Among 21 analyzed parameters (variables) age, ejection fraction [%], SBP and diastolic blood pressure (DBP), LV end-systolic diameter, sodium serum level, Aaronson risk score (HFSS), NT-proBNP and hs-CRP levels, PCWP, and PASP/SBP ratio, had influence on patients’ survival in univariate Cox regression analysis (Table 2). Multifactor Cox regression model revealed that only sodium serum level, NT-proBNP, and hs-CRP levels significantly influenced survival of patients qualified to HTx (Table 3).

Table 2. Univariate Cox regression analyses of factors influencing survival of cardiac transplant candidates.

Parameters

HR estimates [univariate]

–95%CI – +95%CI

Age [years]

0.984*

0.968–0.999

Weight [kg]

0.997

0.985–1.009

LVEF [%]

0.948*

0.921–0.997

LVEDD [mm]

1.016

0.998–1.034

LVESD [mm]

1.018*

1.003–1.034

Heart rate [/min]

1.018*

1.008–1.029

Systolic BP [mm Hg]

0.981*

0.968–0.994

Diastolic BP [mm Hg]

0.982*

0.965–0.999

Na [mEq/L]

0.925*

0.893–0.957

HFSS

0.565*

0.468–0.687

NT-proBNP [pg/mL]

1.007*

1.005–1.009

hs-CRP [mg/L]

1.011*

1.006–1.015

PASP [mm Hg]

1.008

0.998–1.018

PCWP [mm Hg]

1.030*

1.013–1.048

TPG [mm Hg]

0.995

0.966–1.025

Cardiac output [L/min]

0.923

0.789–1.080

PVR [Wood Units]

0.990

0.927–1.058

SVR [Wood Units]

1.013

0.991–3.116

PVR/SVR

0.761

0.186–4.681

PASP/Systolic BP

11.003*

3.126–38.726

*p< 0.05; HR — hazard ratio; CI — confidence interval; rest abbreviations as in Table 1

Table 3. Multifactor Cox regression model built with stepwise variable selection method of factors influencing survival.

Parameters

HR estimates [multifactor]

–95%CI – +95%CI

hs-CRP

1.008*

1.003–1.012

Na [mEq/L]

0.927*

0.887–0.969

NT-proBNP [pg/mL]

1.006*

1.003–1.009

*p < 0.05; HR — hazard ratio; CI — confidence interval; rest abbreviations as in Table 1

The main aim of the study was to examine prognostic significance of pulmonary hemodynamic variables of patients with severe chronic HF qualified to HTx. Among all hemodynamic parameters recorded during Swan-Ganz catheterization SBP, PCWP, and PASP/SBP score had statistically significant influence on patients’ survival in univariate Cox regression model (Table 4). Some variables (SBP, PCWP, and PASP/SBP) had influence on survival or emergency HTx with the use of multifactor Cox regression model (Table 5).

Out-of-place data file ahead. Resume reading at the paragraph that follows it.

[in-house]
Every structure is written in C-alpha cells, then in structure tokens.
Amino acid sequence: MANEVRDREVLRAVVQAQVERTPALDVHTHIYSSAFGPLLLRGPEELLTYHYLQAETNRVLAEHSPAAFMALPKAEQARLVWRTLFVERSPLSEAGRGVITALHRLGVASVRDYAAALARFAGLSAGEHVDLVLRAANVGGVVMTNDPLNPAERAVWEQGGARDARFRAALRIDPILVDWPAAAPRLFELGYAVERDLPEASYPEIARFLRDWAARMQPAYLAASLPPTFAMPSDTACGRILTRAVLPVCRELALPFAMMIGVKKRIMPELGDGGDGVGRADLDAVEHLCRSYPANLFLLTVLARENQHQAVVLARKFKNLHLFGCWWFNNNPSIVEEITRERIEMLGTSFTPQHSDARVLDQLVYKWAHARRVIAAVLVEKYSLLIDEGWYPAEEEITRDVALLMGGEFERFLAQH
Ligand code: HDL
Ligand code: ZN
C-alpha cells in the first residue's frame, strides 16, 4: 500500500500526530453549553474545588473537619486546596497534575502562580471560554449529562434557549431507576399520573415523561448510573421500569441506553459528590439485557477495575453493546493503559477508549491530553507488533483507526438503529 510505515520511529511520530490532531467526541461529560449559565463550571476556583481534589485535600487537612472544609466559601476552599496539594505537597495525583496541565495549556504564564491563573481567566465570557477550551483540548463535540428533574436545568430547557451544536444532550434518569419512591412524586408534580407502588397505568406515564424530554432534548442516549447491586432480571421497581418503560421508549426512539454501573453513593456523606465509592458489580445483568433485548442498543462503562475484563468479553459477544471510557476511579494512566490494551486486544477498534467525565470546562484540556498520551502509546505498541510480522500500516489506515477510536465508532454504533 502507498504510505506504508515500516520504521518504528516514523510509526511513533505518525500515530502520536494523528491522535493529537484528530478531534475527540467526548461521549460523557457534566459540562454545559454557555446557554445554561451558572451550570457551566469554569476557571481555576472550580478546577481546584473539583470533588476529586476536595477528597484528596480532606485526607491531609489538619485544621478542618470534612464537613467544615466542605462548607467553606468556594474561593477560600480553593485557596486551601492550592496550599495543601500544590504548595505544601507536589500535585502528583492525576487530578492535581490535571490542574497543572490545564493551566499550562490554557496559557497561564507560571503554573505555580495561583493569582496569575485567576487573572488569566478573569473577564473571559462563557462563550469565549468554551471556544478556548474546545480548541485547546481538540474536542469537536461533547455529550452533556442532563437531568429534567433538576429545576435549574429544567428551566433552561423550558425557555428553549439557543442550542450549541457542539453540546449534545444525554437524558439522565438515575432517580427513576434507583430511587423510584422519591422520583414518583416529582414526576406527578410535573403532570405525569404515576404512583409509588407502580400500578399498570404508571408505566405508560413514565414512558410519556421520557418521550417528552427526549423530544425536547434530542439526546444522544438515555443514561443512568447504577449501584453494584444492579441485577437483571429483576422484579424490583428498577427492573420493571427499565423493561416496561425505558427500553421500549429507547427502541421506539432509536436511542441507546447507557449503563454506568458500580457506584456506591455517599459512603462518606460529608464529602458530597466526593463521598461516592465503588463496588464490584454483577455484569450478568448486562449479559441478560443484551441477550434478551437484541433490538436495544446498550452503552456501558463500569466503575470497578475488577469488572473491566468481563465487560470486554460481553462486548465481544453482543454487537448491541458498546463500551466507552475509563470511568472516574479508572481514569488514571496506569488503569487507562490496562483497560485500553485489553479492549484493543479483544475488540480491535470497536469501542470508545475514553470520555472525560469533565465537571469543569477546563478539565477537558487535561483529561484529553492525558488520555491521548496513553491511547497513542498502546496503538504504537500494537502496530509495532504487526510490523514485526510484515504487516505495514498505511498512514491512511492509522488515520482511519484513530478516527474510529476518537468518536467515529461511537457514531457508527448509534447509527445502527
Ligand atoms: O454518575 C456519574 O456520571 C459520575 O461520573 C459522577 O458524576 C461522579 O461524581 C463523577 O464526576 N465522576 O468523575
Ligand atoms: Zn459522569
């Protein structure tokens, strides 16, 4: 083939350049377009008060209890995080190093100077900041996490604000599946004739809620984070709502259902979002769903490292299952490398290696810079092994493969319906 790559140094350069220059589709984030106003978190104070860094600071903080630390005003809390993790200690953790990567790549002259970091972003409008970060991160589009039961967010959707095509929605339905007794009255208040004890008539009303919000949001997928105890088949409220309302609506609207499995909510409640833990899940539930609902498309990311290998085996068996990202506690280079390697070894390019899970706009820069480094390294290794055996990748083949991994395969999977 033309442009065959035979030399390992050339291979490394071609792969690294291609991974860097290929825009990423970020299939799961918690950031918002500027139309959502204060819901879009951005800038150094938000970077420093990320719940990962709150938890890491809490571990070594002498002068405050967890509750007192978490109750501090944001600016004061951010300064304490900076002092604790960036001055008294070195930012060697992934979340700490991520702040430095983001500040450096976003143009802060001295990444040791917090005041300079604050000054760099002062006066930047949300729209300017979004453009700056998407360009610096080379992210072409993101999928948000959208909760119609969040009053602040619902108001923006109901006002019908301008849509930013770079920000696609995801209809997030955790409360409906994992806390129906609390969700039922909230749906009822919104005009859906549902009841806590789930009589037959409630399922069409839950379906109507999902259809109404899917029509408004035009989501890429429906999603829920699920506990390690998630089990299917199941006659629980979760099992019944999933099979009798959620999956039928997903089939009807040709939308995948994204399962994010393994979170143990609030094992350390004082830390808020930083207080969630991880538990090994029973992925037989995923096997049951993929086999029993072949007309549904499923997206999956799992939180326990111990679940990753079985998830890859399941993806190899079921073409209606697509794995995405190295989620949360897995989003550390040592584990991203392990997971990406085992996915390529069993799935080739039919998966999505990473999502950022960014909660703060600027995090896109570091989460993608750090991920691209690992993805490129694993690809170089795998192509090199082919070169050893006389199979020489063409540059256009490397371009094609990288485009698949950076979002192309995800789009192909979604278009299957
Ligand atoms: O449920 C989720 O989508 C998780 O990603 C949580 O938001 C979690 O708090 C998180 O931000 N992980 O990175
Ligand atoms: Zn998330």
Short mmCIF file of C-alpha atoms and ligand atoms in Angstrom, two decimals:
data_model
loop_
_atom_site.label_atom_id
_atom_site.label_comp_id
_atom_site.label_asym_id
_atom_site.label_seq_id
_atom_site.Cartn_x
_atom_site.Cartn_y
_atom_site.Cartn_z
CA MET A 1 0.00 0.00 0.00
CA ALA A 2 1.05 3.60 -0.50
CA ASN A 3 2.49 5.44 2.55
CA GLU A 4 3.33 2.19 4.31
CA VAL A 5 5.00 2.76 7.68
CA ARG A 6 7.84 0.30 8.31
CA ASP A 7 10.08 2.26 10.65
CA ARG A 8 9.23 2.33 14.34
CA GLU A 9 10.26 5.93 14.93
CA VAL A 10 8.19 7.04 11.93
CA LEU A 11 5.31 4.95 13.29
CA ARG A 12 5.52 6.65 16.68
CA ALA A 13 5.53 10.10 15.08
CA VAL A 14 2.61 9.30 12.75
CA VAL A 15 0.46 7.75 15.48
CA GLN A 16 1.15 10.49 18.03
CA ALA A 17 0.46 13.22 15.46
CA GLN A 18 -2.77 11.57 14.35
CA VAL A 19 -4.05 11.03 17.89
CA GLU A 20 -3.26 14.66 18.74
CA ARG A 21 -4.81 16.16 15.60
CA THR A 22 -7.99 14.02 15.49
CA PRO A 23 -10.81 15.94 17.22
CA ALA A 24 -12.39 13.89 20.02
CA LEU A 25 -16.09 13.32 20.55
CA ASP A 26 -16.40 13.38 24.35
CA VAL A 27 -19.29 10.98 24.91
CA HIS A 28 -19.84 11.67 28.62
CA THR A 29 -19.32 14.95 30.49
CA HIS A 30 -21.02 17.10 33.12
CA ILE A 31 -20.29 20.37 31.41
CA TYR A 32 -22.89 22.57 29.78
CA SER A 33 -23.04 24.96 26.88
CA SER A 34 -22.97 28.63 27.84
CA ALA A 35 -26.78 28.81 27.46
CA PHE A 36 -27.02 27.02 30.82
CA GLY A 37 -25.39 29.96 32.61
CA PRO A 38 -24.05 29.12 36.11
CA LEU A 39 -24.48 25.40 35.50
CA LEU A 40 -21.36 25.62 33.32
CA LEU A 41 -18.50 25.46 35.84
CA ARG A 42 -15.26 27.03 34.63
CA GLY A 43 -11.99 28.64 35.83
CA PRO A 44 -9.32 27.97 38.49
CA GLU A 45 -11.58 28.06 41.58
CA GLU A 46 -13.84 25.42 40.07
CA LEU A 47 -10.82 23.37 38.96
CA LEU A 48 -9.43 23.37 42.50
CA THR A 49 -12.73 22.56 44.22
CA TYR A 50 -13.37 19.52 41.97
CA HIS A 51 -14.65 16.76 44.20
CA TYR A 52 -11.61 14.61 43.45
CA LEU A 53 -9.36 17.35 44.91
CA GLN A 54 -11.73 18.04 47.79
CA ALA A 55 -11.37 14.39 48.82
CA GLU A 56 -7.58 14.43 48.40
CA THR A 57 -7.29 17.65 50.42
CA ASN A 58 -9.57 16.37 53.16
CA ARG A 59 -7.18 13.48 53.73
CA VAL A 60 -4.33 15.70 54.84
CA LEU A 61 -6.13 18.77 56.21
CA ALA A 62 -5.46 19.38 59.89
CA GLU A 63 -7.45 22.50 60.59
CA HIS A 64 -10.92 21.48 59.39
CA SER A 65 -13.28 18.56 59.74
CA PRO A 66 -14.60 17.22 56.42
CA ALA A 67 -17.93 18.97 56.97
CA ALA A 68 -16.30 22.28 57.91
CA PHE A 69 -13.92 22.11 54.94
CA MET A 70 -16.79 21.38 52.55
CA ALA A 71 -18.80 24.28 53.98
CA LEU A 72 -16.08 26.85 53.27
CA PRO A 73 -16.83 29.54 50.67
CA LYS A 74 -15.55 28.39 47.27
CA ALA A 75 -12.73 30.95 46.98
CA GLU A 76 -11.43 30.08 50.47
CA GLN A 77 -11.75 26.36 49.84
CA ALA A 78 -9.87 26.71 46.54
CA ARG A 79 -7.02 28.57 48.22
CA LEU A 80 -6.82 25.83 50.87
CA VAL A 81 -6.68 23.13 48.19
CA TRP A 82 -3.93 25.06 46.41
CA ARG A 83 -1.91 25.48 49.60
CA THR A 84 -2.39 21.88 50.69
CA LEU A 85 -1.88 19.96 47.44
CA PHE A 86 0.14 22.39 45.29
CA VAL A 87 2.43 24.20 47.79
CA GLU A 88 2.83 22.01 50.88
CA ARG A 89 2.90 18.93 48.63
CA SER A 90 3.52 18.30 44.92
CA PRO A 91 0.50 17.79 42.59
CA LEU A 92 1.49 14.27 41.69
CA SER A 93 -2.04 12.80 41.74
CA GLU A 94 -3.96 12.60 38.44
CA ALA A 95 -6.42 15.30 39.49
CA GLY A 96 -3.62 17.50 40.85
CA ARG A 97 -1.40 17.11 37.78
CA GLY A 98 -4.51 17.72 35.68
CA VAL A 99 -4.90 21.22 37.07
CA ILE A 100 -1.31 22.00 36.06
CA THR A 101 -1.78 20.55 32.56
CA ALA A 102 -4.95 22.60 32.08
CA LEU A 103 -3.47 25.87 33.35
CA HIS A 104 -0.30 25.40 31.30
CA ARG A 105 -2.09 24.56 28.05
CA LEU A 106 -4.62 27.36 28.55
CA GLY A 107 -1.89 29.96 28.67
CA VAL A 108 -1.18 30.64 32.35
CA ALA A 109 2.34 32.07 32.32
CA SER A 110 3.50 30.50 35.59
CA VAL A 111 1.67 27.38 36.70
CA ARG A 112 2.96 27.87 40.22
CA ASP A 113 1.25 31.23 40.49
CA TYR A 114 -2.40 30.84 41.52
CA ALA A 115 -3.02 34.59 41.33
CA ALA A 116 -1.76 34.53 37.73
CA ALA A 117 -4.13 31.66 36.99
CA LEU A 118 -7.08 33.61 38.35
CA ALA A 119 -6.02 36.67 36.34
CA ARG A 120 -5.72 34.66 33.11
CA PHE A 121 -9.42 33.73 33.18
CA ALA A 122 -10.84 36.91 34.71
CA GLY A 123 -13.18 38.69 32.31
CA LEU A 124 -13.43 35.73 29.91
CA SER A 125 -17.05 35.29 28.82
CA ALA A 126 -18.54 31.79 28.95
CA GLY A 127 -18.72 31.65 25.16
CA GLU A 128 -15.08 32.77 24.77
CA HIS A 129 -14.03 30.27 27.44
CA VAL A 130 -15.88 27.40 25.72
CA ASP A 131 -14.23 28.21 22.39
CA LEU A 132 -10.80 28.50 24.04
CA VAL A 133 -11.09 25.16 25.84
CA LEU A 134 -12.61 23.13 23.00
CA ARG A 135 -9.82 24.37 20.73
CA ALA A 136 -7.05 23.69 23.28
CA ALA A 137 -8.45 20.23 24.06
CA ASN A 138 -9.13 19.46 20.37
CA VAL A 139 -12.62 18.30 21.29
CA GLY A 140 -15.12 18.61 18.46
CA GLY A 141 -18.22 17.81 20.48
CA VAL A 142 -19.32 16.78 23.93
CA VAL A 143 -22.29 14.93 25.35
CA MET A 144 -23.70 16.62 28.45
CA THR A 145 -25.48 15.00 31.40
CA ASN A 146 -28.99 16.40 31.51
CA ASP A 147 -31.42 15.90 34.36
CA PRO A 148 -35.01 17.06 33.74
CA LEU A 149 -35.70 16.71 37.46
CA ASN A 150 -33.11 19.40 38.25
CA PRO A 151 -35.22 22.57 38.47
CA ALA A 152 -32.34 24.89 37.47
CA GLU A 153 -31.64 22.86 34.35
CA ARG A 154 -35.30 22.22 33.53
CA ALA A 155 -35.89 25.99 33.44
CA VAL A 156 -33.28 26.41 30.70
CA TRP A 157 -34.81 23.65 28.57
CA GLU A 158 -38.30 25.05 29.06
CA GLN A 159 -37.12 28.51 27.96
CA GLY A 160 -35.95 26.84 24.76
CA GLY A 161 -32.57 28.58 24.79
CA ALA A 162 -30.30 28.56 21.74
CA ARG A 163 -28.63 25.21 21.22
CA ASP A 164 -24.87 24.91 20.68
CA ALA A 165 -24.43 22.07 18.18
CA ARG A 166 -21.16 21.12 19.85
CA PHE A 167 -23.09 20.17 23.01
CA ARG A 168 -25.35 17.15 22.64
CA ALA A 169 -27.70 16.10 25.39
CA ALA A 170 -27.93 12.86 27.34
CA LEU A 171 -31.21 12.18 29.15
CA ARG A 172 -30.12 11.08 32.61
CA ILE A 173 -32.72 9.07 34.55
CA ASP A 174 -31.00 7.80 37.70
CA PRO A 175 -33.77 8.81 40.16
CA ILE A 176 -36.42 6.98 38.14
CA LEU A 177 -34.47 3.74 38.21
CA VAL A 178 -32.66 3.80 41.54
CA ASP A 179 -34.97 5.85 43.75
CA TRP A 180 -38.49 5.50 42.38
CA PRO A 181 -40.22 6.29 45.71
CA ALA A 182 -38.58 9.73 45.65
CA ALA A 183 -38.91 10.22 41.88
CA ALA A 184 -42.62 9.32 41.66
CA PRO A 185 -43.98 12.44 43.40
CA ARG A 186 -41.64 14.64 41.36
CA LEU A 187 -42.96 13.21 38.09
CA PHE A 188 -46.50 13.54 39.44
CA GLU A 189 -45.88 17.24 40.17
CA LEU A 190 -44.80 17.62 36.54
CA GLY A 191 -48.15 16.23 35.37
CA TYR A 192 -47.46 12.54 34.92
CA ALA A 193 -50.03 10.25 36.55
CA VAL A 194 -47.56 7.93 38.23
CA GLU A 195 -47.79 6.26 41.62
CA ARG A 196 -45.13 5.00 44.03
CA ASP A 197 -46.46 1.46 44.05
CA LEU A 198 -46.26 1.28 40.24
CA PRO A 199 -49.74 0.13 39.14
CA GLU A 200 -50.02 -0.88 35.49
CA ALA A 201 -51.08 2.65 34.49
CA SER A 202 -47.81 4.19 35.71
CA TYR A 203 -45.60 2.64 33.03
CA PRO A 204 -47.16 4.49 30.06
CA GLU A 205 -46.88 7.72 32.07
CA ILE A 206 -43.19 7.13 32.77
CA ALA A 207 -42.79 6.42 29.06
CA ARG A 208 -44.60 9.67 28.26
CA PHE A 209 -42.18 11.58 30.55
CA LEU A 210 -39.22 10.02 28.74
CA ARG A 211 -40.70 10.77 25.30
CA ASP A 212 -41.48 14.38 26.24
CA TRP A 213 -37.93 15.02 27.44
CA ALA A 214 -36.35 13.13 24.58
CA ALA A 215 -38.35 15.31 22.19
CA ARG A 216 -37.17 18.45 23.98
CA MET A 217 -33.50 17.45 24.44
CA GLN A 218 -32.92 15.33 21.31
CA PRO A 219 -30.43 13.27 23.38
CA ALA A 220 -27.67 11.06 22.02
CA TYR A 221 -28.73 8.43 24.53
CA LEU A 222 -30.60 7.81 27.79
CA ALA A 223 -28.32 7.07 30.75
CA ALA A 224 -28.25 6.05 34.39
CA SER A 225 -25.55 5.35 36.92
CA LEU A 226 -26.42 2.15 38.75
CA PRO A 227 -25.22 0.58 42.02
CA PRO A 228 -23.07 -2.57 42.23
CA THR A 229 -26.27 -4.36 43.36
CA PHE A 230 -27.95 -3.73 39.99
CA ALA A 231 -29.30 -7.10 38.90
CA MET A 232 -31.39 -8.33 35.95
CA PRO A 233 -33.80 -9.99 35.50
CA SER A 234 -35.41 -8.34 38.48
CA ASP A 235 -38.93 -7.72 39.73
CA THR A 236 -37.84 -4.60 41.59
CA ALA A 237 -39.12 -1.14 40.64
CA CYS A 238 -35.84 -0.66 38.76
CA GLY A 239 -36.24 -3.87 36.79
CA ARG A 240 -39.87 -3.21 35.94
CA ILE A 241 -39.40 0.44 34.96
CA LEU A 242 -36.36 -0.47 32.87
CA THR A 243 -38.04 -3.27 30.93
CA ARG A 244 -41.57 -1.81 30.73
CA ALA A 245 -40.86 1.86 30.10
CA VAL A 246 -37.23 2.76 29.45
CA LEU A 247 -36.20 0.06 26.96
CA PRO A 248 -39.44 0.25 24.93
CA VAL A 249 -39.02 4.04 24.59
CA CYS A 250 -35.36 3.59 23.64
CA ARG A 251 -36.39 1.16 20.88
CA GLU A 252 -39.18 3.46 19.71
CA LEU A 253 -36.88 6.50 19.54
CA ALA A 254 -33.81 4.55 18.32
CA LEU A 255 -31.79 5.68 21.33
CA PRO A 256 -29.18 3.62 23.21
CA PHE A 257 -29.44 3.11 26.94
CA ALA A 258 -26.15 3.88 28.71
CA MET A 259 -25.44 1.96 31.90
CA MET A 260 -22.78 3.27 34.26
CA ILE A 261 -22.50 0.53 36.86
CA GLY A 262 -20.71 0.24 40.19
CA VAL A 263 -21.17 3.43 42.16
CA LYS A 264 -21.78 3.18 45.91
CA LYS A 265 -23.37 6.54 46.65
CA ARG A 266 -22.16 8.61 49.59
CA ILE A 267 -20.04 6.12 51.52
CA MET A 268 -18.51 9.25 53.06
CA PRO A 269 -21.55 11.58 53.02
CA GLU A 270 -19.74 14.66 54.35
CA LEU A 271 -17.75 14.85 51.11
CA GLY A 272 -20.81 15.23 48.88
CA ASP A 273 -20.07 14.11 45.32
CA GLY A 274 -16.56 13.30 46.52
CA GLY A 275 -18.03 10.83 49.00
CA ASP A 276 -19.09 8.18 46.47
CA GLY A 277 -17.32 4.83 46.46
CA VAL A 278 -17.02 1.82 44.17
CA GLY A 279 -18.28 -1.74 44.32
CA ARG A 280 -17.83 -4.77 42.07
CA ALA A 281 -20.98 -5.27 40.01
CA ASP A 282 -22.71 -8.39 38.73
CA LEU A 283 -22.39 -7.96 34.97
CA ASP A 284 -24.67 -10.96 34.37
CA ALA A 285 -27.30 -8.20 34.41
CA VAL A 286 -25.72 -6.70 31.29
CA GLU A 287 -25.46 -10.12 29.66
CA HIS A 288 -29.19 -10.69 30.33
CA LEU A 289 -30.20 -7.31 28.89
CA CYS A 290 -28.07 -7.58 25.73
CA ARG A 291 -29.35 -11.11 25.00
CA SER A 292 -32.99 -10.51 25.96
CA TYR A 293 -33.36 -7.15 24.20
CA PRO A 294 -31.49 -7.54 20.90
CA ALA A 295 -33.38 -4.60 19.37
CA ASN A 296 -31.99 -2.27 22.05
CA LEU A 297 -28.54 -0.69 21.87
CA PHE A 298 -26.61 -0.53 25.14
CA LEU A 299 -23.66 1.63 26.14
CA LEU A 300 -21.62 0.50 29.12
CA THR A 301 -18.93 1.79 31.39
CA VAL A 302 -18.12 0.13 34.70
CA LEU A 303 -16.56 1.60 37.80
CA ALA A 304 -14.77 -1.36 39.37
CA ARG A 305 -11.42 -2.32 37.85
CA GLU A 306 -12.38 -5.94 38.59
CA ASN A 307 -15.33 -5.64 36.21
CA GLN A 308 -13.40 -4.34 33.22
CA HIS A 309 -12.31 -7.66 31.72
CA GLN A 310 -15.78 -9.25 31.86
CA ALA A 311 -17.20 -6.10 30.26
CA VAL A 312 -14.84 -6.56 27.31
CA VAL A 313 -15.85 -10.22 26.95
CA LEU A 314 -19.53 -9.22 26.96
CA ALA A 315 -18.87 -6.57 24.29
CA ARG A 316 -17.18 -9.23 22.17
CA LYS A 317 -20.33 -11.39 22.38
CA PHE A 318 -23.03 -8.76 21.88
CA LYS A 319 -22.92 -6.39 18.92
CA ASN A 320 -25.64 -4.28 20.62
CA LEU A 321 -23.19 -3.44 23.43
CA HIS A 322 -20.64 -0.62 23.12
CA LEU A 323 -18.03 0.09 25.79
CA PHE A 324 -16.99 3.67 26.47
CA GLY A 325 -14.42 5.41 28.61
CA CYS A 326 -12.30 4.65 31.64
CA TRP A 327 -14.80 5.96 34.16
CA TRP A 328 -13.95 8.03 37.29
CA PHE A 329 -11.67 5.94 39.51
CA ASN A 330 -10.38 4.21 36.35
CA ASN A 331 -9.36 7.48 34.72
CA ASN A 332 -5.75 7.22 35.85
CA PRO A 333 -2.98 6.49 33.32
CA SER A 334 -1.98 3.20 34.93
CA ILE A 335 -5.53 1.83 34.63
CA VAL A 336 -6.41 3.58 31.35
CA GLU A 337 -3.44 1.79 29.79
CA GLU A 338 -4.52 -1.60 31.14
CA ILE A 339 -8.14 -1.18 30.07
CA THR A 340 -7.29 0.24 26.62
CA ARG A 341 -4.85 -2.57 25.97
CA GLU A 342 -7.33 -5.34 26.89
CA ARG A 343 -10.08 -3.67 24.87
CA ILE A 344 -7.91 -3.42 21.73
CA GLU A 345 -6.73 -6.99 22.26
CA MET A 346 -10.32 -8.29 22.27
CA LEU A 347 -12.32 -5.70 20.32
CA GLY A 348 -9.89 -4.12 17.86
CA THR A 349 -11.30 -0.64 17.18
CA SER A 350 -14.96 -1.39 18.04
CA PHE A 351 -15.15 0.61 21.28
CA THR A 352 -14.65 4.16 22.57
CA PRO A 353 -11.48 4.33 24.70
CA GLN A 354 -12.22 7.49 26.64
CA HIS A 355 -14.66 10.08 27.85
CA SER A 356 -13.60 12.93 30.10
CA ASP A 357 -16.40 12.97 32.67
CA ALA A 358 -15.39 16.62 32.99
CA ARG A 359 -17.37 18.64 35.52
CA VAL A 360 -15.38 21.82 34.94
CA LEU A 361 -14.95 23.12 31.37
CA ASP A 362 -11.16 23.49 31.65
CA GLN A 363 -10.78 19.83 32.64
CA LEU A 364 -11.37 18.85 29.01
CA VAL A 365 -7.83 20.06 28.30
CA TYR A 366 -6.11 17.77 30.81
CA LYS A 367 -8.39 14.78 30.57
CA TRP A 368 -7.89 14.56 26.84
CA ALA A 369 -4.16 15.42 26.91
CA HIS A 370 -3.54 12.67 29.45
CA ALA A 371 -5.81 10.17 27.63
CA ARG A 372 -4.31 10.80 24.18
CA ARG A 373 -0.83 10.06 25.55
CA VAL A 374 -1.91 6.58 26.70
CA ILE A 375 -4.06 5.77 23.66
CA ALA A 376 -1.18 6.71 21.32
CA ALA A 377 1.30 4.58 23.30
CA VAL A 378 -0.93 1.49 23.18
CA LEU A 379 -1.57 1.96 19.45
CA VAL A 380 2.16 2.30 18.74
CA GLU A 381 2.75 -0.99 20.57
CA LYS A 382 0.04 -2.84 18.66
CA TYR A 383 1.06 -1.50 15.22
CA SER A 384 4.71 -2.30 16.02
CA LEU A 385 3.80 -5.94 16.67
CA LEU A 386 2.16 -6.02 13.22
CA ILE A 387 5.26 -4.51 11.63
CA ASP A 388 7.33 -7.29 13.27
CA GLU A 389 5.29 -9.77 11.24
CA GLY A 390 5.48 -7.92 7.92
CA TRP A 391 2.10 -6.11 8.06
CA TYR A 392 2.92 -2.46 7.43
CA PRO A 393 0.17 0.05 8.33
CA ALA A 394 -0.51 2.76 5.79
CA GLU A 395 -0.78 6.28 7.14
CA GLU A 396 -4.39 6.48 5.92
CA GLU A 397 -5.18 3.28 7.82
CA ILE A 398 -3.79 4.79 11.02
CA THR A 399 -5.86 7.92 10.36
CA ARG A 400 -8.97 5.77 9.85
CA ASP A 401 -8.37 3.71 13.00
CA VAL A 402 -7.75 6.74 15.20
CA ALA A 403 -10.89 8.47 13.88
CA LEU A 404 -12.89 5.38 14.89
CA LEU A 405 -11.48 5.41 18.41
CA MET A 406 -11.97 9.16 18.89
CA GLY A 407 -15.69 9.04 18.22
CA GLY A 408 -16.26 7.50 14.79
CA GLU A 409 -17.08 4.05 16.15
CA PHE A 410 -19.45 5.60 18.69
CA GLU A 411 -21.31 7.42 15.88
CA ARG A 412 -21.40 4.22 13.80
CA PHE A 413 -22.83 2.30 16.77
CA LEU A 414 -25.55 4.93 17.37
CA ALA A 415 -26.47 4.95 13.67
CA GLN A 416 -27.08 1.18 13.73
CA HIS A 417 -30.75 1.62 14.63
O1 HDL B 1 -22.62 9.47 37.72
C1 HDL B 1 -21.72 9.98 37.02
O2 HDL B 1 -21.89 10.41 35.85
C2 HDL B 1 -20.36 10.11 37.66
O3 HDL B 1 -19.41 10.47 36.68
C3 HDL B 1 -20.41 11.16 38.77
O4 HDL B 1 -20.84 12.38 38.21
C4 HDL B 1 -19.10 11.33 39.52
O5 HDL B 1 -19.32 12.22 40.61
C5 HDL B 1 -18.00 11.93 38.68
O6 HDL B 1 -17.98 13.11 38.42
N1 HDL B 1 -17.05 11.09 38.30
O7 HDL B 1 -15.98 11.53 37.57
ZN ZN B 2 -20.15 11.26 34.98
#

Table 4. Univariate Cox regression analysis of hemodynamic parameters influencing survival.

Parameters

HR estimates [univariate]

–95%CI – +95%CI

Systolic BP [mm Hg]

0.981*

0.968–0.995

Diastolic BP [mm Hg]

0.984

0.967–1.001

PASP [mm Hg]

1.008

0.998–1.018

PCWP mean [mm Hg]

1.030*

1.012–1.048

TPG [mm Hg]

0.993

0.963–1.024

Cardiac output [L/min]

0.916

0.779–1.078

PVR [Wood Units]

1.002

0.936–1.074

SVR [Wood Units]

1.014

0.992–1.036

PVR/SVR

0.842

0.106–6.669

PASP/Systolic BP

11.00*

3.126–38.726

*p < 0.05; HR — hazard ratio; CI — confidence interval; rest abbreviations as in Table 1

Table 5. Multifactor Cox regression model of arbitrary selection pulmonary hemodynamic parameters potentially influencing survival.

Parameters

HR estimates [multifactor]

–95%CI – +95%CI

Systolic BP [mm Hg]

0.985*

0.972–0.999

PCWP mean [mm Hg]

1.025*

1.007–1.040

PASP/Systolic BP

5229.00

1.128–24.232

*p < 0.05; HR — hazard ratio; CI — confidence interval; rest abbreviations as in Table 1

For the outcome analysis Kaplan-Meier survival curves were generated and the differences between terciles of PCWP, PASP, SBP, and PASP/SBP score were assessed using the log-rank test.

There was a significant difference in survival between patients in whom PCWP was higher than 25 mm Hg and those with PCWP < 25 mm Hg. No difference was found between those with PCWP 16–25 mm Hg and those with PCWP 16 mm Hg and lower (Fig. 1).

97017.png 

Figure 1. Probability of survival — patients stratified by pulmonary capillary wedge pressure; 1 tercile 16 mm Hg, 3 tercile > 25 mm Hg.

There was a significant difference as far as PASP was concerned. The worst prognosis had the patients with PASP above 50 mm Hg — 1-, 2-, 3-year survival was 75%, 58%, and 48%, as compared to patients with PASP < 35 mm Hg (80%, 70%, and 68%, respectively).

It is worth to note that there was no difference in 200 days of survival between the second and third tercile patients with PASP > 35 mm Hg. One can speculate if short-term survival is worst in patients qualified to HTx with any level of PH (Fig. 2). Also, systemic blood pressure had an important influence on survival. Patients with SBP equal or lower than 90 mm Hg had 1-, 2-, and 3-year survival 66%, 53% and 48% (Fig. 3).

97040.png 

Figure 2. Probability of survival according to pulmonary artery systolic pressure; 1 tercile 35 mm Hg, 3 tercile > 50 mm Hg.

97031.png 

Figure 3. Probability of survival according to systo­- lic blood pressure; 1 tercile 90 mm Hg, 3 tercile > 110 mm Hg.

Because high PASP and low SBP had significant influence on survival in cardiac transplant candidates we assessed prognostic value of PASP/SBP score (Fig. 4), values more than 0.52 were connected with worst prognosis.

97053.png